The Festival Chorale Oregon will be presenting a must-see concert at St. Joseph’s Parish! On Friday, November 21st at 7:30PM this immense choir with orchestra will perform Faure’s Requiem and Distler’s Totentanz as part of a season they call “From Darkness Into Light.”
In addition to hearing this very beautiful and powerful music, your attendance at this concert benefits our future pipe organ, as the group has designated the profits to go to our Casavant organ fundraising! This is an amazing opportunity to hear great music in the wonderful acoustics of our own St. Joseph’s sanctuary and also help this wonderful cause!
Tickets are $20 for adults, $15 for seniors, and $5 for students, available at the door or the parish office. Spread the word and be a part of this special event!!
And this, from the Festival Chorale's website:
The concert features three works that will prepare us to move from the darkness through
dawn into light over the course of the three concerts this season. First will be Hugo Distler's Totentanz (Dance of Death), where actors and a small choir portray the power of death over humanity. After the intermission, the full choir performs two works by Gabriel Fauré including an audience favorite, Fauré's Requiem, exploring a different view of death. In talking about his Requiem, Fauré described death as "a happy deliverance, an aspiration towards happiness above, rather than as a painful experience."
The Totentanz is very rarely performed. Besides a small choir, the performance include several actors, one representing Death, the others his various victims: president, manager, physician, merchant, soldier, sailor, mystic, farmer, young lady, old man, and child. The Dance of Death is a literary and painting genre, portraying the inevitable power of death over all humanity, often with admonitions to righteousness so you can enter heaven. The work sounds bone-simple, but those who have actually sung it, tell you it can give a choir fits.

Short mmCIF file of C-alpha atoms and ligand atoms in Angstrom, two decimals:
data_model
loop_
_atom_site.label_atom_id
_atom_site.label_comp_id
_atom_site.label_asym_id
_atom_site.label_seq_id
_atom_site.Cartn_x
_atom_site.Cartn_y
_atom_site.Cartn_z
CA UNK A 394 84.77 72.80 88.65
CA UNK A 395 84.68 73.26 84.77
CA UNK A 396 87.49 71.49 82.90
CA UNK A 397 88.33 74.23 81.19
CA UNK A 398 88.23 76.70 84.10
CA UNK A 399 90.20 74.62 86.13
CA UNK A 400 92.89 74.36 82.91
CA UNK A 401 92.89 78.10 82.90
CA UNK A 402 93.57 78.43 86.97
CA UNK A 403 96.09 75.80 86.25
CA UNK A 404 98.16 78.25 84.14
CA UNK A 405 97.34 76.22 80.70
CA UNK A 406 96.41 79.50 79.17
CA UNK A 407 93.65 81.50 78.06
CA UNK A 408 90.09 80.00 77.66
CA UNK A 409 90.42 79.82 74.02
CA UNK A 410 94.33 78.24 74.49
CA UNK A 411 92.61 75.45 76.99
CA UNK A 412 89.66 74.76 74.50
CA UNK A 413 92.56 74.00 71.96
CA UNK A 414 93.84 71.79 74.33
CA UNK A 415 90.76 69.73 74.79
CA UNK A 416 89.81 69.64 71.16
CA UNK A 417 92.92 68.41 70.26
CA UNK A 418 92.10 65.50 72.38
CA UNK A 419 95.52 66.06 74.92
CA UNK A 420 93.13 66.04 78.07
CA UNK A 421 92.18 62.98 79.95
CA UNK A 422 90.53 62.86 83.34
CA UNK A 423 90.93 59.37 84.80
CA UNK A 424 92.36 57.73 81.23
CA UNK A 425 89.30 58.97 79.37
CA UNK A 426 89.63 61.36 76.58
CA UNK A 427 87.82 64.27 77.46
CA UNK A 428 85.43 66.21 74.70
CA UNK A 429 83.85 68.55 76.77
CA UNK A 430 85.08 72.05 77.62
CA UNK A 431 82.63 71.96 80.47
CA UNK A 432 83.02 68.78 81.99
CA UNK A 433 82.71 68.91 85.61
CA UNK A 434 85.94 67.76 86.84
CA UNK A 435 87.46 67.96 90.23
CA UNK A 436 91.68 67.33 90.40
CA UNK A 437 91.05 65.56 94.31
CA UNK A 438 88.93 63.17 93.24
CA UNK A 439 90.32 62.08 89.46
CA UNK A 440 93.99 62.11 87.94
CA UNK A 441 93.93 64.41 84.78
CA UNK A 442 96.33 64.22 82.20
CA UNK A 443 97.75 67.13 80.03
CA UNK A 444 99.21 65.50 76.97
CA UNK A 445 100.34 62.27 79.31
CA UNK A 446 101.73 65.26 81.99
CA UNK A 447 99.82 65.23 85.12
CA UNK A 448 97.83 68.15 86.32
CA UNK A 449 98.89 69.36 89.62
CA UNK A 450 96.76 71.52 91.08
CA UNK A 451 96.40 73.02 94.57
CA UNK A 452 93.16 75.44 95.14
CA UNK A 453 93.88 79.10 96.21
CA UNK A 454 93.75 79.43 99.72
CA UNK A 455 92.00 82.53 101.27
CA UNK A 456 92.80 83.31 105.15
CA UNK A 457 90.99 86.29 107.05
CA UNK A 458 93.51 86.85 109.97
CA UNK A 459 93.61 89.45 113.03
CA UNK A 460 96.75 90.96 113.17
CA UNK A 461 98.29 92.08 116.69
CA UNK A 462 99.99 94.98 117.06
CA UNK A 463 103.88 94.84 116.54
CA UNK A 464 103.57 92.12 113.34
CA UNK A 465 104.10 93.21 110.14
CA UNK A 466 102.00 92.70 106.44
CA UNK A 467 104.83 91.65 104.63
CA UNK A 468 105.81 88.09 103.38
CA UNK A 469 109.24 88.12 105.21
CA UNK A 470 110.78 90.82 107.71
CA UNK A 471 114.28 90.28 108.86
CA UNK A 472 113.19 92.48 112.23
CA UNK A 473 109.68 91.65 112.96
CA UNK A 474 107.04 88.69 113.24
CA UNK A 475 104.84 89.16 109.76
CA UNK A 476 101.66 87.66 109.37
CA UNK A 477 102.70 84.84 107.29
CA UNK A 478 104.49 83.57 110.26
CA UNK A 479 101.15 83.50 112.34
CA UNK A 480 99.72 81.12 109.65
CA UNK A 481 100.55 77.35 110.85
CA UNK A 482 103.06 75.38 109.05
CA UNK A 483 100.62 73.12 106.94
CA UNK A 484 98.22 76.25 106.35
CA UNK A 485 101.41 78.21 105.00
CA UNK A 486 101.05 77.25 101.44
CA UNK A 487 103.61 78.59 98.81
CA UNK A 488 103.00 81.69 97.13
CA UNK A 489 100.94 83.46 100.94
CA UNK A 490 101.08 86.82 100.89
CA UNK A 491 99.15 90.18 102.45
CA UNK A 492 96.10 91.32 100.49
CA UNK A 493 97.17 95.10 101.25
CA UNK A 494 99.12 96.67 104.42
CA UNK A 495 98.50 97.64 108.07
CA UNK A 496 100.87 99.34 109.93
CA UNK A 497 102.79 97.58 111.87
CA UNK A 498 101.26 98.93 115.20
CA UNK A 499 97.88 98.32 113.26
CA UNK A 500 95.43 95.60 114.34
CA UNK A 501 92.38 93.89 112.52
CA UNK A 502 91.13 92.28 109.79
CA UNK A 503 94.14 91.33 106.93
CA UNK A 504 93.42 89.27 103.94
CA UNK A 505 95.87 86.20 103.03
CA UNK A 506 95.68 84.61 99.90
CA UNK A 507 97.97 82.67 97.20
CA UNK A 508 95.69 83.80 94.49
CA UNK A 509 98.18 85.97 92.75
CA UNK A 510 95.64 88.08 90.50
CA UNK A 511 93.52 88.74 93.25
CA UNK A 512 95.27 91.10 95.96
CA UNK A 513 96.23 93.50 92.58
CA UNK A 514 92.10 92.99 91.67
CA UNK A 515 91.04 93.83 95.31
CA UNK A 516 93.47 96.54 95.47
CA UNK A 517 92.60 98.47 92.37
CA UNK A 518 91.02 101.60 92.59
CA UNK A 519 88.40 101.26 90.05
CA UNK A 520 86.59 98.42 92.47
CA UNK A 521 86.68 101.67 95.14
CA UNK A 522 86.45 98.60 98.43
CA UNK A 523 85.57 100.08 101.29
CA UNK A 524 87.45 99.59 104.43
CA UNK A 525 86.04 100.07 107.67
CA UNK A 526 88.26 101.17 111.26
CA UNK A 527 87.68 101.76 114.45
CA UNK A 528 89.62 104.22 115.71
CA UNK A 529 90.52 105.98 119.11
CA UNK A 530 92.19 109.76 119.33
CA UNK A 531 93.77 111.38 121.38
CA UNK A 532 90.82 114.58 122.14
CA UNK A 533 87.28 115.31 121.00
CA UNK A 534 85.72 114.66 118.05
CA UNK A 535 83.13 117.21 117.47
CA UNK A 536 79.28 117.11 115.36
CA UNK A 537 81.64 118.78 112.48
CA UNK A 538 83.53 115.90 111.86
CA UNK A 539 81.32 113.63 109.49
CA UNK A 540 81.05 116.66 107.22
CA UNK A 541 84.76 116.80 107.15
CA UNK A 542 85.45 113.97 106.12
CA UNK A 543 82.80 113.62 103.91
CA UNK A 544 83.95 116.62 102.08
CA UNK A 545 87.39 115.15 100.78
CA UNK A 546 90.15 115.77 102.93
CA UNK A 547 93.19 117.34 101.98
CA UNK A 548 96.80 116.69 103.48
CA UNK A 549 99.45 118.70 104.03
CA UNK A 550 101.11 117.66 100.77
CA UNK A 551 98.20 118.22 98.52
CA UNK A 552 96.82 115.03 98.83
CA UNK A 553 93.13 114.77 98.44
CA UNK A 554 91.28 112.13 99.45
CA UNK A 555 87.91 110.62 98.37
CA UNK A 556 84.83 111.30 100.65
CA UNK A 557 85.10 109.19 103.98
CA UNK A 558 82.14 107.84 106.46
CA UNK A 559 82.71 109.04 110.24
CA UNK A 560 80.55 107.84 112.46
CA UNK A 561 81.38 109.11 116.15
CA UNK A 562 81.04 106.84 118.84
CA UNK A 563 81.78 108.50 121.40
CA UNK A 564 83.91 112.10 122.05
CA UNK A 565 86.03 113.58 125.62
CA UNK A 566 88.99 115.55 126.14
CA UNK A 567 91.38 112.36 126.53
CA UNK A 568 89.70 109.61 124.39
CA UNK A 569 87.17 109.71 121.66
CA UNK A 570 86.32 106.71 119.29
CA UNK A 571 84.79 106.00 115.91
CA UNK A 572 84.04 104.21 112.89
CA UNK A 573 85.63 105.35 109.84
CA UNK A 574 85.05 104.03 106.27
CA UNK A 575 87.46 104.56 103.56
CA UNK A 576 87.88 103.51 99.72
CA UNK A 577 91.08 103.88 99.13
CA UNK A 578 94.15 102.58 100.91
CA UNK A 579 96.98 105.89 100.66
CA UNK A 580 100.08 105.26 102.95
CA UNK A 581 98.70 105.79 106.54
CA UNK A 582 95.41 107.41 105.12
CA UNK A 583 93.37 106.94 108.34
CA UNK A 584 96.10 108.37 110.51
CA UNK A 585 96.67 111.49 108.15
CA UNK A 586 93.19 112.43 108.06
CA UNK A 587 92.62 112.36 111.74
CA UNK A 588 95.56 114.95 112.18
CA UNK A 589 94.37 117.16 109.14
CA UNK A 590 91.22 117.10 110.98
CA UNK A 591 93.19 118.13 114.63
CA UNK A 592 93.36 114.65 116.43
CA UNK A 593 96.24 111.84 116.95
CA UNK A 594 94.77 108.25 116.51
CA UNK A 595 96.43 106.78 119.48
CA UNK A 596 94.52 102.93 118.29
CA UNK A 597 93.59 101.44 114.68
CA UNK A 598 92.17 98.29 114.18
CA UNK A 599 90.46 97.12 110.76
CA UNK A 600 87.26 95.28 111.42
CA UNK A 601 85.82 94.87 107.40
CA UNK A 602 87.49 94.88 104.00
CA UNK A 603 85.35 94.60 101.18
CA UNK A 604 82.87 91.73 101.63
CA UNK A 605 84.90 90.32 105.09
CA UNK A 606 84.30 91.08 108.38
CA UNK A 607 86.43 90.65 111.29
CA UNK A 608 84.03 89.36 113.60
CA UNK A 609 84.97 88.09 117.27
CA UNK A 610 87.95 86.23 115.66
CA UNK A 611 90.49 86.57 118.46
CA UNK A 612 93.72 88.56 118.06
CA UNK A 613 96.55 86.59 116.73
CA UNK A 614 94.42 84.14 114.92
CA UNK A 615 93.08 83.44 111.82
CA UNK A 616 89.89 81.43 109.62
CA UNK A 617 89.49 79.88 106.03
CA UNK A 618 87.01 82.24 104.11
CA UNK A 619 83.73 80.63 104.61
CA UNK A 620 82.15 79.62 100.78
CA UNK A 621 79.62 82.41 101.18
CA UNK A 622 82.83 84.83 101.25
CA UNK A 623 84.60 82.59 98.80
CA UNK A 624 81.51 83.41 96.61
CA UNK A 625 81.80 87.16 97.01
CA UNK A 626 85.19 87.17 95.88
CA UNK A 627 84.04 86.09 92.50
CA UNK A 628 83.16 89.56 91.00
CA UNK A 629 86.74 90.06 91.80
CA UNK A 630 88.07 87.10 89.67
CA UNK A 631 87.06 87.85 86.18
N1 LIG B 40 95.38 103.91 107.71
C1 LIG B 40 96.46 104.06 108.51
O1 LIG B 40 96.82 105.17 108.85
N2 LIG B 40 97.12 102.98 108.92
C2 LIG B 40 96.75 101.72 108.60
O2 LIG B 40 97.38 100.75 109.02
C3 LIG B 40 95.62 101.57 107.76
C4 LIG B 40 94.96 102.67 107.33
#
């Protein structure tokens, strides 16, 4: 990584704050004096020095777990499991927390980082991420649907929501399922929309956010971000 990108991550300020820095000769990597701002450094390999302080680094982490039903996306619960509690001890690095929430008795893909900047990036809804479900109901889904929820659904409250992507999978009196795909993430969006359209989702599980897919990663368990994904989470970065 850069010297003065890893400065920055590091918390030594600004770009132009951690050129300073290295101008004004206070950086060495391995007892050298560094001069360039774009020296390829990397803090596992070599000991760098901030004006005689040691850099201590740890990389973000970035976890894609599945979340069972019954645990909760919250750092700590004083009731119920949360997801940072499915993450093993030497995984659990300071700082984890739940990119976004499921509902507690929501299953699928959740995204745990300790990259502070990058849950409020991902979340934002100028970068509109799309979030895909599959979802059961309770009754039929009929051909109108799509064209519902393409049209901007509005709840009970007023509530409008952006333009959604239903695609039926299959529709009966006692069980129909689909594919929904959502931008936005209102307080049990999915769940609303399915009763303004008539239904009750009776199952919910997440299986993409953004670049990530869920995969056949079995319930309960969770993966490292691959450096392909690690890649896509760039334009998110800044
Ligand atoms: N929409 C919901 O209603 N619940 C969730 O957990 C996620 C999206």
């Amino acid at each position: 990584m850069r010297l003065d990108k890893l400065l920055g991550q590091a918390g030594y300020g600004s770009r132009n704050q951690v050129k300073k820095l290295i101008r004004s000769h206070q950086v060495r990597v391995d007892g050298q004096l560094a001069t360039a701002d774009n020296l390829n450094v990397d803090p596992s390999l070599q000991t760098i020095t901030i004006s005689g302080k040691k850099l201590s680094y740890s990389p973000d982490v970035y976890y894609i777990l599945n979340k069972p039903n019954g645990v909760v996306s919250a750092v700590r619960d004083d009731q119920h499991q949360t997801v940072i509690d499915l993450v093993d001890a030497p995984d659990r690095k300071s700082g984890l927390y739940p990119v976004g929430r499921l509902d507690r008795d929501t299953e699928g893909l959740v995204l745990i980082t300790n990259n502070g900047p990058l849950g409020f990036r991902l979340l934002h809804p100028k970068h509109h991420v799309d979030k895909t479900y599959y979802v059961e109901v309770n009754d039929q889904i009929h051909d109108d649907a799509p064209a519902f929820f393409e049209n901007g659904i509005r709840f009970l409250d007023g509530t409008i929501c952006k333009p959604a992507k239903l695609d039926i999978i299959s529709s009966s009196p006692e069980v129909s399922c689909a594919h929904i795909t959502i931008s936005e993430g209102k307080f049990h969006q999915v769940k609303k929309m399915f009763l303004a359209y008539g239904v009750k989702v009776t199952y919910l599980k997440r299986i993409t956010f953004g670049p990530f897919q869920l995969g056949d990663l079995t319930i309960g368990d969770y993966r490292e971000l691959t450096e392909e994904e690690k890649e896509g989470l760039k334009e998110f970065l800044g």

The Totentanz comes from roughly 1936. Distler, a German living during the Third Reich, joined the Nazi party when they came to power, believing that the party would favor the church. However, the Nazis' hostility to religion and therefore to sacred music became increasingly clear. As the Nazis began to harass and clamp down, Distler moved from faculty to faculty. Furthermore, many of his friends had tried to resist the Nazis and were arrested. Distler found protection in high circles for a time but no respite from being called up. He got his wife and children out of Germany, while he remained behind. The terror and brutality of the Nazis depressed him. After one final attempt to draft him, he committed suicide. Ironically, another exemption came through shortly thereafter.
The second part of the concert features two works by Gabriel Fauré: Cantique de Jean Racine and Requiem. Fauré composed Cantique de Jean Racine when he was only 19 years old, as a graduation requirement. The piece won Fauré the first prize when he graduated from the École Niedermeyer de Paris. More than 20 years later, Fauré composed his Requiem, between 1887 and 1890. This choral-orchestra setting of the Roman Catholic Mass for the Dead is the best known of his large works. Here, the 100-voice choir is joined by a chamber orchestra, and baritone Kevin Helppie. The famous Pie Jesu movement of the Requiem, traditionally performed by a soprano soloist, will be sung by the children's choir of Adams Elementary School in Corvallis, directed by Stephanie McCormick.
Some proceeds from this concert will go toward the Organ Restoration Fund for St. Joseph Church.